Services That Maximize Recovery Opportunities
Second Injury Fund Reimbursement
In an effort to encourage employers to hire previously injured or partially disabled workers, many states established Second Injury Funds (SIF) to offset financial disincentives associated with the employment of impaired workers. When compensation is being paid as the result of a combination of a worker’s prior impairment and the “second” work related injury, the insurer or self-insured employer may be entitled to reimbursement of benefits from the state Trust Fund. The insured employers may be entitled to an adjustment to their insurance premiums because of experience modification factors as a result of these reimbursements. We work hard on our clients’ behalf to obtain the maximum possible reimbursements in a timely manner.
To learn more about our procedure for SIF recovery, click here.
Cost of Living Adjustment (COLA) Reimbursement
In Massachusetts workers’ compensation, COLA benefits are eligible for reimbursement for claims with dates of loss prior to October 1, 1986, at 100% recovery, and for dates of loss between October 1, 1986 and December 23, 1991. Our service includes identifying claims with reimbursement potential, completing reimbursement requests and working with the Trust Fund to obtain timely reimbursement. We review claims to ensure that COLA benefits are calculated correctly – a critical task, given that multiple versions of the COLA table has been published in past years.
Concurrent Employment Reimbursement
We offer concurrent employment reimbursement services for New Hampshire and New York claims. Indemnity benefits attributable to employment concurrent to the position involved in the workplace injury are eligible for reimbursement from the Trust Funds in these jurisdictions. We review claims to identify potential, perfect the claims, draft reimbursement requests and monitor submissions to ensure timely payment.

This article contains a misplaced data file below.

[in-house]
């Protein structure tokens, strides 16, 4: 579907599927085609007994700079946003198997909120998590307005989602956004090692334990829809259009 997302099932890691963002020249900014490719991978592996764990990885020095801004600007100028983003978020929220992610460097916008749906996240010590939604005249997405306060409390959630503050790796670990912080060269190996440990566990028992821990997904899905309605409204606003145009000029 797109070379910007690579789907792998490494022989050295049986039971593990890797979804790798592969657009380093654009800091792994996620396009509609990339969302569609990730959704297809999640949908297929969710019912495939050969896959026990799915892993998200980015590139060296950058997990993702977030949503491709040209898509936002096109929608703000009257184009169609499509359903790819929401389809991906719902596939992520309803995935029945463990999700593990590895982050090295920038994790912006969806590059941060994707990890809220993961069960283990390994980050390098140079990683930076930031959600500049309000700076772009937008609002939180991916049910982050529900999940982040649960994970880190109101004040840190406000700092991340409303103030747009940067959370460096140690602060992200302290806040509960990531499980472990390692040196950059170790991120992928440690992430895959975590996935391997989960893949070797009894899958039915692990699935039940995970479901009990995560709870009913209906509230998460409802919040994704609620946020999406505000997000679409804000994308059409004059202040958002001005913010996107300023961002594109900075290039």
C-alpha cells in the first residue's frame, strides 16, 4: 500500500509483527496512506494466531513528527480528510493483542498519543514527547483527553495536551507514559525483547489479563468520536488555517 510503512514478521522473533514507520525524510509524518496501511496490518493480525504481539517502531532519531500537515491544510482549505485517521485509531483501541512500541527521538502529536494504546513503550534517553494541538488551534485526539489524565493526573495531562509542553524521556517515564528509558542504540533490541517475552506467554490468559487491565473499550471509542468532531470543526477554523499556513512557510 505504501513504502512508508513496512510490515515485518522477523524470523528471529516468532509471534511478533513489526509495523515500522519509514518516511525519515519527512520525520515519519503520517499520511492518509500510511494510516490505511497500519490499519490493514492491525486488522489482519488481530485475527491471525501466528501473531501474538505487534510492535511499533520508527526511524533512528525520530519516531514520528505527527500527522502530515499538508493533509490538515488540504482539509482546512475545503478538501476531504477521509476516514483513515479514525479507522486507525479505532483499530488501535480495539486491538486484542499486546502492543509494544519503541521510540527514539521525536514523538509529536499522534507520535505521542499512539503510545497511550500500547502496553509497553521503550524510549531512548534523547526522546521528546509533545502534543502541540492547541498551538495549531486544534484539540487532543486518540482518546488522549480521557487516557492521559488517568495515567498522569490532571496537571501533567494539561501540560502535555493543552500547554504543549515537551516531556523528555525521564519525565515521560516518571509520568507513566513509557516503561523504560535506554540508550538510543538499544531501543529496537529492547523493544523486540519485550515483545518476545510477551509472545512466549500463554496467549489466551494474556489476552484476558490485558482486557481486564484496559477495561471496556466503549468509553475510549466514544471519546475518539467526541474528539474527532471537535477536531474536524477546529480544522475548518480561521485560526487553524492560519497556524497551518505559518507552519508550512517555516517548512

Reverse Offset Services
Section 224 of the Social Security Act requires the federal government to apply an offset or reduction in the amount of federal benefits, Social Security Disability Insurance (SSDI) or Social Security Retirement (SSI) if the individual also receives workers’ compensation benefits. However, some states have approved laws that do the opposite and reduce workers’ compensation benefits when the disabled worker is also receiving public benefits to avoid duplicate payments to the claimants. This is known as Reverse Offset; where the Social Security Administration (SSA) recognizes a reverse offset statute, the claimant’s federal benefits will not be offset and the workers’ compensation carrier has an opportunity to reduce the claimant’s benefits without impacting the claimant’s gross income by applying the reverse offset. Our expertise in working with the Social Security Administration gives us the ability to accurately identify and calculate the appropriate offsets available to insurers in the jurisdictions with approved Reverse Offset statutes.